I made a lot of friends in my younger twenties, touring around with this band that I was in Kentucky. I particularly made really good friends with this group of folks down here, and I was wanting to leave Kentucky. I was trying to decide between four places: Brooklyn, Chicago, Detroit, and Atlanta. I made a pros and cons list in my head with reasons of where to go. Atlanta made the most sense to me. I had people here that would want to play my music with me, which was huge.
OS: When writing, do you have any spot in your mind that you want to tap into, or is it just all about being in the moment? Where do you get your inspiration from when writing?
JR: I think it’s different for every song. I am most inspired in the moment when I’m playing my guitar or singing. I’m not one of those people that have a song idea in their head, and then they go make it. I’m more organic. I would love to do all the different ways of writing. Right now, it’s mostly I have an idea of a melody, and I start playing on the guitar. It grows from there.
OS: With moving so much, you found inspiration within that with writing as well.
JR: Definitely. Moving I think definitely had a lot to do with fitting in with my personality, which in part helps writing. I never felt that moving was difficult because I was used to it, and also I’m a Sagittarius. I like adventure.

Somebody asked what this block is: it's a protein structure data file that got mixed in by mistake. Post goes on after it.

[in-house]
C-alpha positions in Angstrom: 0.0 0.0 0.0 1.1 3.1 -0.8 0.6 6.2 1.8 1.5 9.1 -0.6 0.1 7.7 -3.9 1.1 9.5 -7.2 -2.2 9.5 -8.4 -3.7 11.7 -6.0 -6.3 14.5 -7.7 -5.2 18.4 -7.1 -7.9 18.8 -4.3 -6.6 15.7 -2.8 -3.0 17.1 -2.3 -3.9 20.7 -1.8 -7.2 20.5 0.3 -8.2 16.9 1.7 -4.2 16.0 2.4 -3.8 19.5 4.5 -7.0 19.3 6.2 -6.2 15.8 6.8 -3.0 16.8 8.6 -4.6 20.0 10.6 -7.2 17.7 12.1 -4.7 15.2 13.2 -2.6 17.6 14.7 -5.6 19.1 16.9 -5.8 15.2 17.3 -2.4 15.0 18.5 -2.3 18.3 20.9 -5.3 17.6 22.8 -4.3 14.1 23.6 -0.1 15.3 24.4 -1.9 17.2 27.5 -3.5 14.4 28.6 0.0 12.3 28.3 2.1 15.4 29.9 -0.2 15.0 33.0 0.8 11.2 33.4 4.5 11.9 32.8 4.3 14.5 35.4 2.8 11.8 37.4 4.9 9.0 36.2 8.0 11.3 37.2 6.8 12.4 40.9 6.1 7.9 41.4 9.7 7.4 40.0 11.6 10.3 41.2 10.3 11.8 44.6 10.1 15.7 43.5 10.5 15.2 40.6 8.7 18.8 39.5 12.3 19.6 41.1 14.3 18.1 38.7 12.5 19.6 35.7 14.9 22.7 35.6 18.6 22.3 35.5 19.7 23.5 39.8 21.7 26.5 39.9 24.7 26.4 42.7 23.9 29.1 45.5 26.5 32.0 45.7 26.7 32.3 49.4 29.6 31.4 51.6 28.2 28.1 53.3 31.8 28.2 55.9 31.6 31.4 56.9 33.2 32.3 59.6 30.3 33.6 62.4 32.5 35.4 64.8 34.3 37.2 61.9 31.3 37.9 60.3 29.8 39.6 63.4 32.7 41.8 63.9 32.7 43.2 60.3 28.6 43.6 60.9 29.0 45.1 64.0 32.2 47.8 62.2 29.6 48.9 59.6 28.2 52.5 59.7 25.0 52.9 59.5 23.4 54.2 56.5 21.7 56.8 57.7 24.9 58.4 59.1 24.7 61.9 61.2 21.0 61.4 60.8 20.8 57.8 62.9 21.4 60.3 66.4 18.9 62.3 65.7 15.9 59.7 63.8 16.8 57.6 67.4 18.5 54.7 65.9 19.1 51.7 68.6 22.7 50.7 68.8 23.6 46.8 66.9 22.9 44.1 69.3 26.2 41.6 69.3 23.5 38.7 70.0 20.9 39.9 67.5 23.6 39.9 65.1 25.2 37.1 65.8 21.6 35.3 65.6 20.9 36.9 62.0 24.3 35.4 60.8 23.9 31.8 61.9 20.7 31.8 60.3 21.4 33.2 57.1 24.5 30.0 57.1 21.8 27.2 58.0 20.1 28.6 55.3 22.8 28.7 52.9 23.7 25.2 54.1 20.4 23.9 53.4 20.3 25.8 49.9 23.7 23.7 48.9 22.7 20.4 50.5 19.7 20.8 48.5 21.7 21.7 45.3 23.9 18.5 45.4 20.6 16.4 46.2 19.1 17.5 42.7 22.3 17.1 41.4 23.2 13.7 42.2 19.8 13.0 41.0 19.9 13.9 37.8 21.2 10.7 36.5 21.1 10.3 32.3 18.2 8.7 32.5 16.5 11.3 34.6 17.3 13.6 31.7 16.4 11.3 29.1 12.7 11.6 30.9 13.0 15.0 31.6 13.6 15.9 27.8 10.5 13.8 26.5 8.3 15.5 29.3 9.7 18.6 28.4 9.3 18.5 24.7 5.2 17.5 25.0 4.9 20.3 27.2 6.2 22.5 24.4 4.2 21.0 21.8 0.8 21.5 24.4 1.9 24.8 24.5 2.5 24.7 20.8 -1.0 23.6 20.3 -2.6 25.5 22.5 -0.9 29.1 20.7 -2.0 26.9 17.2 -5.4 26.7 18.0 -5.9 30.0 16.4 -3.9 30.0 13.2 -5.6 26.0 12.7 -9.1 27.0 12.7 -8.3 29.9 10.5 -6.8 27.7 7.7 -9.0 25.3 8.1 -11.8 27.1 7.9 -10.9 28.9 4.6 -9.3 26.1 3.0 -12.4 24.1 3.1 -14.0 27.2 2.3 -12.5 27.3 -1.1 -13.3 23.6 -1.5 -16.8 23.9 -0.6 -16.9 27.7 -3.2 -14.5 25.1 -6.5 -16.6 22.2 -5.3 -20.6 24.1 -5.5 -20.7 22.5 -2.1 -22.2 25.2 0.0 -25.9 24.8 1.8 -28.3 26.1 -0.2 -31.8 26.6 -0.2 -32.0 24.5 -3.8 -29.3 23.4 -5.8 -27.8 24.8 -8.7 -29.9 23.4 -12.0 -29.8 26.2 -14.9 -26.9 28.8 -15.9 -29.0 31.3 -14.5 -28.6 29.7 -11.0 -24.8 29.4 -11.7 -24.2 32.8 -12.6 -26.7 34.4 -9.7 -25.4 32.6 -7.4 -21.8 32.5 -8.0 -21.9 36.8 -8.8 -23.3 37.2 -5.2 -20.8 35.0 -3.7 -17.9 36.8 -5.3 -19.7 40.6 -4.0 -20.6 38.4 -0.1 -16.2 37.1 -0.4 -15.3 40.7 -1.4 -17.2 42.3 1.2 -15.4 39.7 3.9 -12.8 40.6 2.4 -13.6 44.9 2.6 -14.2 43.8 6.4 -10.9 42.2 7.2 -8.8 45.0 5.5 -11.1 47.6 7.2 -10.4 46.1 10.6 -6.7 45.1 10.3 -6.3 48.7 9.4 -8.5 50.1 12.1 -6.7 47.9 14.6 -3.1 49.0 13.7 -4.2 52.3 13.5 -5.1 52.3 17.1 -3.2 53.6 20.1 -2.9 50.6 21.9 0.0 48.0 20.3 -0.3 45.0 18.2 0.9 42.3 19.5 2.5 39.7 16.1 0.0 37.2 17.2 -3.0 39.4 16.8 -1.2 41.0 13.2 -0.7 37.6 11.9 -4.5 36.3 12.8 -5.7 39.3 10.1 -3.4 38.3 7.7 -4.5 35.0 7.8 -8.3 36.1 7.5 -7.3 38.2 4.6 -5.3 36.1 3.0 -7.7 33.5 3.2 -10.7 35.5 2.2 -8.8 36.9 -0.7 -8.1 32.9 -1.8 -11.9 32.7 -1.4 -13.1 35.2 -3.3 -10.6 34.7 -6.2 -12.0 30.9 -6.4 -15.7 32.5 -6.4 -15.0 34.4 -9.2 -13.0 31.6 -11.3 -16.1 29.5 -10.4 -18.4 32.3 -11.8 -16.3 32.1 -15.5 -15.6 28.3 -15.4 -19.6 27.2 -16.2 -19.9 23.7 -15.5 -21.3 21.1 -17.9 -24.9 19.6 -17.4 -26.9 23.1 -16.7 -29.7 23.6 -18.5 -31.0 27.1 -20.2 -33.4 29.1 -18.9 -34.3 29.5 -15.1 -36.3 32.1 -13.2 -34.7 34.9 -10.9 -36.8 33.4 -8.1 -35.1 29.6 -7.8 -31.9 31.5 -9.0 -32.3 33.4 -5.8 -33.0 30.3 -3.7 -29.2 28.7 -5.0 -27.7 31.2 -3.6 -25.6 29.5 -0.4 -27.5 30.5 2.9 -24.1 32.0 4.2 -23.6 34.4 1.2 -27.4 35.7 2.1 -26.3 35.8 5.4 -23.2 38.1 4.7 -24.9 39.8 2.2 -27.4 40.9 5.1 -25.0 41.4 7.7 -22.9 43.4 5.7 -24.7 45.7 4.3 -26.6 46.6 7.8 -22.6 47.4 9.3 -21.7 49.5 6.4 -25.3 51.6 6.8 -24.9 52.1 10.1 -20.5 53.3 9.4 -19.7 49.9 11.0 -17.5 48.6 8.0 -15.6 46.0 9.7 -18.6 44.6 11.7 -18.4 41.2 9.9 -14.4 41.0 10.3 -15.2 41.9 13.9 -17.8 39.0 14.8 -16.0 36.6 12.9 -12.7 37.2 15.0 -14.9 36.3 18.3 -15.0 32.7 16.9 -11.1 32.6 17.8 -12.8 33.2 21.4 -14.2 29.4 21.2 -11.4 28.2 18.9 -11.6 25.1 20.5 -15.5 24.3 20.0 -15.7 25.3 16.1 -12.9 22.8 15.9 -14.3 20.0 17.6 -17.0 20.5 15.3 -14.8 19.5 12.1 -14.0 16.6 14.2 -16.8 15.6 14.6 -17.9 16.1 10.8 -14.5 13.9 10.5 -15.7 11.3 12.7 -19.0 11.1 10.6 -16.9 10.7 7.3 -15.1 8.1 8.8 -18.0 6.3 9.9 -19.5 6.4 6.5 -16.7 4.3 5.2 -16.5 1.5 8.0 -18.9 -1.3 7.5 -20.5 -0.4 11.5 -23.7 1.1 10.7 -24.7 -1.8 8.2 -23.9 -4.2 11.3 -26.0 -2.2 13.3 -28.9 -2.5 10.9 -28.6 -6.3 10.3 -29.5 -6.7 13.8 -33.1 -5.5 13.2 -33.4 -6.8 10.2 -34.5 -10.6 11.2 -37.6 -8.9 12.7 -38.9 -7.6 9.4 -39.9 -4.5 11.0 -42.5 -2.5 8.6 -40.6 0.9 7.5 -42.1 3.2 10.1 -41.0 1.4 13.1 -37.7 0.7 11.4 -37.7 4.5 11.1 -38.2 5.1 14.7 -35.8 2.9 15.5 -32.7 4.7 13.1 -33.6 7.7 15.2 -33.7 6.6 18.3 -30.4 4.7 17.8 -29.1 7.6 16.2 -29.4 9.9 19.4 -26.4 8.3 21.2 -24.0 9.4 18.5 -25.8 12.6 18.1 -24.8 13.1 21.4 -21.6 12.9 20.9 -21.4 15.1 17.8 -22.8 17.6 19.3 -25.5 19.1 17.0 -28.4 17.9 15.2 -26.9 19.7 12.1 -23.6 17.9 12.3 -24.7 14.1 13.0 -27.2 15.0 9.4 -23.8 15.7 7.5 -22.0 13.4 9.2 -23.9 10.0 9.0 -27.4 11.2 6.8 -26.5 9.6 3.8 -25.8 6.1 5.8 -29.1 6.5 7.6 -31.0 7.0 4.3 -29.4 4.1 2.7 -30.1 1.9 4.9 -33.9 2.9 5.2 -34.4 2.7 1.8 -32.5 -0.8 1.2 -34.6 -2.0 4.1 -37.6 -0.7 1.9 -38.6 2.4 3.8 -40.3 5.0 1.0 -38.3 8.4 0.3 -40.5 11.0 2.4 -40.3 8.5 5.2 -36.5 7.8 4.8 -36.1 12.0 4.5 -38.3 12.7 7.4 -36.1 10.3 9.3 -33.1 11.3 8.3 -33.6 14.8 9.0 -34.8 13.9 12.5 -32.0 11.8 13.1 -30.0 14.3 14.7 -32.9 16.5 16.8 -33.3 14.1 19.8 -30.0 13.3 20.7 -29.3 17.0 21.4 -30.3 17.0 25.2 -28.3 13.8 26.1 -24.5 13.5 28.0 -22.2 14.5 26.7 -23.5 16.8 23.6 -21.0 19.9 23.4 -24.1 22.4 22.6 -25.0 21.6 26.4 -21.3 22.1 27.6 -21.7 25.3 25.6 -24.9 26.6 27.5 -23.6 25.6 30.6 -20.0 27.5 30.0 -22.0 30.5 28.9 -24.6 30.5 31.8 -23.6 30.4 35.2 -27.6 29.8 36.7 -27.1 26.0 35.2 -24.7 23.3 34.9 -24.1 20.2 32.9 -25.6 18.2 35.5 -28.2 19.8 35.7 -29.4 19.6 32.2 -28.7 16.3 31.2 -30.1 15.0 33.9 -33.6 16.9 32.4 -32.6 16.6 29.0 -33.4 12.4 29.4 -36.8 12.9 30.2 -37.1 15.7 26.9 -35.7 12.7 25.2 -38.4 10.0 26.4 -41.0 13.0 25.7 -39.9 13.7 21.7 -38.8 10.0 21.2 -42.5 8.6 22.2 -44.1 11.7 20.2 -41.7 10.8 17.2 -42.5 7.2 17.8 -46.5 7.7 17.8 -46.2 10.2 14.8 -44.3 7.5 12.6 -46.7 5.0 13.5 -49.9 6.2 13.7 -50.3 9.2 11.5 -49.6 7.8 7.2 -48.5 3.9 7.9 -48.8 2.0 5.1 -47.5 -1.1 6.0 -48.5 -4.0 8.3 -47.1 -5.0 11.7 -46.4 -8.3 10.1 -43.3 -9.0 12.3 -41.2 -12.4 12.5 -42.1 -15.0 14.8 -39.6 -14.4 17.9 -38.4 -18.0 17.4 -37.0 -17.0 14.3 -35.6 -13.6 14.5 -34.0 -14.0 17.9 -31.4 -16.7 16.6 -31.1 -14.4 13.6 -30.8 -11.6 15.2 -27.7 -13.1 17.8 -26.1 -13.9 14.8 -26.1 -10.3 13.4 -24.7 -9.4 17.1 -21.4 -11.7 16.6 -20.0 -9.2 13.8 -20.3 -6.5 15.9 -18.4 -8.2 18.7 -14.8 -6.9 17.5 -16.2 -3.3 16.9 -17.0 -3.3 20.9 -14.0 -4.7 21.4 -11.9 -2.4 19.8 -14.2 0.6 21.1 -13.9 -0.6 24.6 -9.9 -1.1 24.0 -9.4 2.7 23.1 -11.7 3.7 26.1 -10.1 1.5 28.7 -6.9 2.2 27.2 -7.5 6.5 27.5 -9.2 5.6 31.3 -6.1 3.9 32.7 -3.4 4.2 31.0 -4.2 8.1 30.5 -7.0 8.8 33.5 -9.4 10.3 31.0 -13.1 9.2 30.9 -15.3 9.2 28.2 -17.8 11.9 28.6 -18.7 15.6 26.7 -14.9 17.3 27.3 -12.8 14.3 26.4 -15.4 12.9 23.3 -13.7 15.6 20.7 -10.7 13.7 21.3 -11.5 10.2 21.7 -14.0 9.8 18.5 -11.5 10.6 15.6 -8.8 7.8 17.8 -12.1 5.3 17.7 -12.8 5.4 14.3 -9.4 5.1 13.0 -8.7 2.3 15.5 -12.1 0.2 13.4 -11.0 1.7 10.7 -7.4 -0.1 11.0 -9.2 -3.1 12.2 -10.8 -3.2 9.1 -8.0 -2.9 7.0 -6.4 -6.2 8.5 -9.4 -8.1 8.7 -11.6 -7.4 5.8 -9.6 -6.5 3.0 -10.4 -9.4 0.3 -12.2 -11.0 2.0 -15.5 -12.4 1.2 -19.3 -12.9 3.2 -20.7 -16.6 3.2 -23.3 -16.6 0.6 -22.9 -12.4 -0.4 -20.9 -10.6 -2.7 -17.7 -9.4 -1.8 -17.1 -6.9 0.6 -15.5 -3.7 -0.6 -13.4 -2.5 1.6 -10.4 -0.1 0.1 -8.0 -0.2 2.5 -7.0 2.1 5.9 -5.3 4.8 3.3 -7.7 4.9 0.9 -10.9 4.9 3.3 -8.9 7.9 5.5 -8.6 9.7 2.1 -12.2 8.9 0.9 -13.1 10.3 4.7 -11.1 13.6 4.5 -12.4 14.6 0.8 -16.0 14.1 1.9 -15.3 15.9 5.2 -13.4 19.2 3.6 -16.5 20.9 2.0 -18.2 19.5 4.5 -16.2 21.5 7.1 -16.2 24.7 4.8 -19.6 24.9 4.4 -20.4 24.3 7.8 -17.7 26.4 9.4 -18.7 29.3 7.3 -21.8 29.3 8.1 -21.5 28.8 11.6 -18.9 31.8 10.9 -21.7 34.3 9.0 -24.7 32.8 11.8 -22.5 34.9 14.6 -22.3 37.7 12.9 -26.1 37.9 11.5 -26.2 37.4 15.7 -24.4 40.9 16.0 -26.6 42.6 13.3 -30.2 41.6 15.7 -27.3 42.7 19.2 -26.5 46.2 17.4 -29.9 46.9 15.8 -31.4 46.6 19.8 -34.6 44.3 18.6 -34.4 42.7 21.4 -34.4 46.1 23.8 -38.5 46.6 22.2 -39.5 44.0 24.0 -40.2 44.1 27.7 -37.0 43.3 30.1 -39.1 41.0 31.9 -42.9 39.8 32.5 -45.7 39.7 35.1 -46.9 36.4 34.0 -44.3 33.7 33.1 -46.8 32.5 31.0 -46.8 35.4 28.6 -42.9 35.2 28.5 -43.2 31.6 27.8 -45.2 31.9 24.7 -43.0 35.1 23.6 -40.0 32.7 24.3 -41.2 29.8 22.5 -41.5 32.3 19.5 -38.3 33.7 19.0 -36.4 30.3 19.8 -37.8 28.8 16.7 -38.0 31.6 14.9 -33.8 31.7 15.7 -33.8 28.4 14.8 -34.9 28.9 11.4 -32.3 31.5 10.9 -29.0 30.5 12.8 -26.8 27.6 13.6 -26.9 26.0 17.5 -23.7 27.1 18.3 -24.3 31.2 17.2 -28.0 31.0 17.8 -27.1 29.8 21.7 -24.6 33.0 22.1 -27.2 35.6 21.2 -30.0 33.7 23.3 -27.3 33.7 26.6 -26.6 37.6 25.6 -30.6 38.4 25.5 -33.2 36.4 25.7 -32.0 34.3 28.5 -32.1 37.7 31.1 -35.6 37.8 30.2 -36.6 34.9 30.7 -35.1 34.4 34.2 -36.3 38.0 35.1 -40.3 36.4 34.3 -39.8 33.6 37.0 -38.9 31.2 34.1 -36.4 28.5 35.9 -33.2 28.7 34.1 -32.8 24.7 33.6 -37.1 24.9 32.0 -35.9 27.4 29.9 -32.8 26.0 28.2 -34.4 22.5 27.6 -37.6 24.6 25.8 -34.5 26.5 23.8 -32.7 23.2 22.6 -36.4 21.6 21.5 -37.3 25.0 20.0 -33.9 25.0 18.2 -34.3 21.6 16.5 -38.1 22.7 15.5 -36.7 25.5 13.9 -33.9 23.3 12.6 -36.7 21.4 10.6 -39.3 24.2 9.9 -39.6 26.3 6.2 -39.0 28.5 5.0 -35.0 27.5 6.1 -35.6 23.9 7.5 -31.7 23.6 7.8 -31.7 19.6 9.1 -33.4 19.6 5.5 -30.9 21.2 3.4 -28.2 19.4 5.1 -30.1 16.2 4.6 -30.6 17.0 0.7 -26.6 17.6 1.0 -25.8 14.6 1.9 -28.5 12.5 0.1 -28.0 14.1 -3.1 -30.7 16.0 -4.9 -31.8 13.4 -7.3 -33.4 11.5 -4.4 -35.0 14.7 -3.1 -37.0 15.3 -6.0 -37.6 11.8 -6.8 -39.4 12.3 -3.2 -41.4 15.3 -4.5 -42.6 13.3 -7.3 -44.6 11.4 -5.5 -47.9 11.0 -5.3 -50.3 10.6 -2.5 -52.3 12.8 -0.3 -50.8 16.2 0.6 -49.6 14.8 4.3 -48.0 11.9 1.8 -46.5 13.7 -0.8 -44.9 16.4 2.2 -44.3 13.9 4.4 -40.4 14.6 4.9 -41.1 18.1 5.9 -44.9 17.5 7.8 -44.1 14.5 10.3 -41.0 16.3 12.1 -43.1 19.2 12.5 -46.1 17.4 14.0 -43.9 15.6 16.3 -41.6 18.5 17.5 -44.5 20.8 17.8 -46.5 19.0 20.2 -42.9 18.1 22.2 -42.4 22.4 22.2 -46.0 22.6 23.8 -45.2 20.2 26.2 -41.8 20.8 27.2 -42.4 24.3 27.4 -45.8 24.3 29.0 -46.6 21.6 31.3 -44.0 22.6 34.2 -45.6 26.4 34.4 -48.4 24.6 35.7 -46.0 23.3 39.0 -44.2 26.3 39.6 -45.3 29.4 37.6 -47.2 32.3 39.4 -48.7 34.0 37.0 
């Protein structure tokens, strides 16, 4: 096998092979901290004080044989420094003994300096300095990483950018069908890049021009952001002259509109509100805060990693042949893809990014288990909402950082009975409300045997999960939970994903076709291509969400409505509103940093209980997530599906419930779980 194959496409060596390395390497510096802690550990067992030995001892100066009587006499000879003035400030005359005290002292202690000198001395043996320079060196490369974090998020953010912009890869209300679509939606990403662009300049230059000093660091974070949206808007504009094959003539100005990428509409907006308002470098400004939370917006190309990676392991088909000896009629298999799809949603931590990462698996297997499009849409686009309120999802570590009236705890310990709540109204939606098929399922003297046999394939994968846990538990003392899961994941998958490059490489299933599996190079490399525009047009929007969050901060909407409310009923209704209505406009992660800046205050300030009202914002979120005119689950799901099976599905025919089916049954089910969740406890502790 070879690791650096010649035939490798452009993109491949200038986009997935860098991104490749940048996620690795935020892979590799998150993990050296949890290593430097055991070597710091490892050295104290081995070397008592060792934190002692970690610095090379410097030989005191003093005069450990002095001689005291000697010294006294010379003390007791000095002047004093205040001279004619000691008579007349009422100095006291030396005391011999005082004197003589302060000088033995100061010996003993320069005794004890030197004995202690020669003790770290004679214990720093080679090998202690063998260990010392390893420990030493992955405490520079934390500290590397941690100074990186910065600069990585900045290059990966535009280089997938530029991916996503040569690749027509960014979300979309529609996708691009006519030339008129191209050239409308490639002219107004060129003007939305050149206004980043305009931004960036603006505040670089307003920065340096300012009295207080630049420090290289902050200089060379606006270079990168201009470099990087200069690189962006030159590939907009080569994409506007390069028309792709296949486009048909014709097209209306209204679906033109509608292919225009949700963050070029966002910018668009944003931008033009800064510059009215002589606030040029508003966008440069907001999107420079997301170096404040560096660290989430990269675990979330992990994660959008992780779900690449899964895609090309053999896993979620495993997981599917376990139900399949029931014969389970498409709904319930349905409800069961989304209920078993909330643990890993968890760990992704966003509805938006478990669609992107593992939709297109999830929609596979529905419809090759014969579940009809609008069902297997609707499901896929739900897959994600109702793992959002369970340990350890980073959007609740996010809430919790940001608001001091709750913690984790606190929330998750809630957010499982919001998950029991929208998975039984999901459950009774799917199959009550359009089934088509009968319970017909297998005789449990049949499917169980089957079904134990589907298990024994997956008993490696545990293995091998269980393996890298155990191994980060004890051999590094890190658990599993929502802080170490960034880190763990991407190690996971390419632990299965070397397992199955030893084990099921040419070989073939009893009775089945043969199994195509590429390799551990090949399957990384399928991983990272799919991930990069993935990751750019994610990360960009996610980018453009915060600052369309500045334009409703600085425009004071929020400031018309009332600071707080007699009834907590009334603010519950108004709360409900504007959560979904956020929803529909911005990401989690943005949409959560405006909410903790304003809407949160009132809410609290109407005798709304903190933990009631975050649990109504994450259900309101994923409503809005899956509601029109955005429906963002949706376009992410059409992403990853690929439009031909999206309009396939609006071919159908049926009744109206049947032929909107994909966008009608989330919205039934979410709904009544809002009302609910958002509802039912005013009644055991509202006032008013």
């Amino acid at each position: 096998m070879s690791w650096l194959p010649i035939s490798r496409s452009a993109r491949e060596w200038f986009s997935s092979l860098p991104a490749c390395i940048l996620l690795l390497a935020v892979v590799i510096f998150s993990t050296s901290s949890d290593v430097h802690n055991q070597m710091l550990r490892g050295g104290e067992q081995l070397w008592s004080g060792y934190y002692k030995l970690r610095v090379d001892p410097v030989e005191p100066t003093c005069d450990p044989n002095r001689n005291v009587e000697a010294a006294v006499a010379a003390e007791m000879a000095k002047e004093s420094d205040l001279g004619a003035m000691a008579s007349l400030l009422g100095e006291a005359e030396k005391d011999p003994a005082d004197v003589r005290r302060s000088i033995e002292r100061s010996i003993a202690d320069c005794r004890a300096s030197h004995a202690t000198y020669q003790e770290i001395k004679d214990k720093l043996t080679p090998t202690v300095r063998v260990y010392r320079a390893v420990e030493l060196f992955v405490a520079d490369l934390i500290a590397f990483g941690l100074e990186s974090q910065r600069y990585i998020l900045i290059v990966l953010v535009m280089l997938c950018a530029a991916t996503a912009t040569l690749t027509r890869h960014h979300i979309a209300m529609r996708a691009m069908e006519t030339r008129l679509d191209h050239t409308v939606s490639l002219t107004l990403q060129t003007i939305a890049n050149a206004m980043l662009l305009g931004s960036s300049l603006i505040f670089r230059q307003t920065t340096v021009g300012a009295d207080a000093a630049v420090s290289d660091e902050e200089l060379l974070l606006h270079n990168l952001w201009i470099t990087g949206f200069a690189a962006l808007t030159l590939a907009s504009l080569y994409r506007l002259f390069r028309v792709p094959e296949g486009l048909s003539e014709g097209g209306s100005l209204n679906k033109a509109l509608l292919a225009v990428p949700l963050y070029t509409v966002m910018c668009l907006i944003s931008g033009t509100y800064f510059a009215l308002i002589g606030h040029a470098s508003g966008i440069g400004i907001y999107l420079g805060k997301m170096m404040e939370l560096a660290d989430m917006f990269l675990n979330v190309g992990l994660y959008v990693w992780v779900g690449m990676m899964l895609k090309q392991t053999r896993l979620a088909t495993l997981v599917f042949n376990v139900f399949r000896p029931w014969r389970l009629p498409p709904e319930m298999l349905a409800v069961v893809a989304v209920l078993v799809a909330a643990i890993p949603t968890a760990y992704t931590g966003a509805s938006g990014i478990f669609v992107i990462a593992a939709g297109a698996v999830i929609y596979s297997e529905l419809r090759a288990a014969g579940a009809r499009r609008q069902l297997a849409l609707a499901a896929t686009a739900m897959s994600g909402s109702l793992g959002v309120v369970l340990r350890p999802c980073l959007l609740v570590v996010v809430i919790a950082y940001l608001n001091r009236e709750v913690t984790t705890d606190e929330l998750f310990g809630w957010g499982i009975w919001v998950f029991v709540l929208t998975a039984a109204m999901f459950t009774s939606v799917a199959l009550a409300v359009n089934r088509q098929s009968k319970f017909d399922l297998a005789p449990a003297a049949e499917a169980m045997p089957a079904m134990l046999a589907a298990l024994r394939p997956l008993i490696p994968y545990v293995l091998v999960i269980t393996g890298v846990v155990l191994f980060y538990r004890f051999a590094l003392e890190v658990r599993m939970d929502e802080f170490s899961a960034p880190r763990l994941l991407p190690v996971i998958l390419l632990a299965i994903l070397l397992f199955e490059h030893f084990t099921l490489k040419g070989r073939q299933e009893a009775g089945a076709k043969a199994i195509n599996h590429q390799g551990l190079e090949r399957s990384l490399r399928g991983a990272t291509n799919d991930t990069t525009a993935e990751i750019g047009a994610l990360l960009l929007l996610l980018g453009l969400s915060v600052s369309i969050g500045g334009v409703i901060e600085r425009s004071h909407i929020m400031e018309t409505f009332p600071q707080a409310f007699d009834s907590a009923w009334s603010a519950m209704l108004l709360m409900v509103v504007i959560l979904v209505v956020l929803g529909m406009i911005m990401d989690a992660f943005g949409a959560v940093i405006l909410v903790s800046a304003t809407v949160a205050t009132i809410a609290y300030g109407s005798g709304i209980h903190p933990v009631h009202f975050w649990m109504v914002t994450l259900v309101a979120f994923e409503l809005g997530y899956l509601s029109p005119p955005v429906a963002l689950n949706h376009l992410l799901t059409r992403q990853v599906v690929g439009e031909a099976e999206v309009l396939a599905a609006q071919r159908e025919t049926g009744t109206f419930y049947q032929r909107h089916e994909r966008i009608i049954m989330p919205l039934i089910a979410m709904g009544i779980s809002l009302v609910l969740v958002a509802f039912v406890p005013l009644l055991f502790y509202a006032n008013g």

OS: With I Will Only Come When It’s A Yes, I saw that you had eleven musicians come and help flesh out the instrumentals. Was that by design or did organically happen during the recording process?
JR: I think kinda both. For this record, for the most part, I wrote the songs right before I moved or right after. I wasn’t working in the band dynamic…it was rotating players in Bowling Green and some down here in Atlanta. It was organic in the sense that “who can be in my band to record the album?”
I was here honestly for about a year before I got into the studio. I started working with a core group of dudes who helped arranged a lot of music on the record, which was great. But then I had one of my friends in Bowling Green just come up for the best keyboard part for “Was It Right.” He recorded it at his house and sent it to us. I had this craving for this flute sound, and my best friend who lives in Chicago recorded a part. I had this core group here that was my rhythm section; my friend played the trumpet sections of the album. I wanted a trio of singers for one of the songs, so I called up some friends. So it was organic in the way that I could call friends when I had ideas, but also slightly by design in the sense that I did have a lot of different people featured on the record.
OS: I can imagine working with all these musicians that it helped you find different sounds that you could tap into yourself. Especially in Atlanta, where the diversity is awe-inspiring.
JR: It is super diverse here in Atlanta. Musically, there’s so much going on that I don’t see that I wish I did. Especially in hip-hop and rap. I don’t hear about their shows all the time because I’m in the East Atlanta rock scene.
The cool thing about Atlanta and that I’m very thankful about since moving here is that there’s not a big music industry presence here. It’s not like Nashville, New York, Chicago, or LA. Definitely living close to Nashville for so long, the industry’s presence is so heavy there because its so much of a music city, which is wonderful but I think that it sometimes leads to people creating for a certain purpose. Whereas in Atlanta, everybody is doing the art that they are wanting to make. You can say that there isn’t an “Atlanta sound” because there’s no bands that sound the same.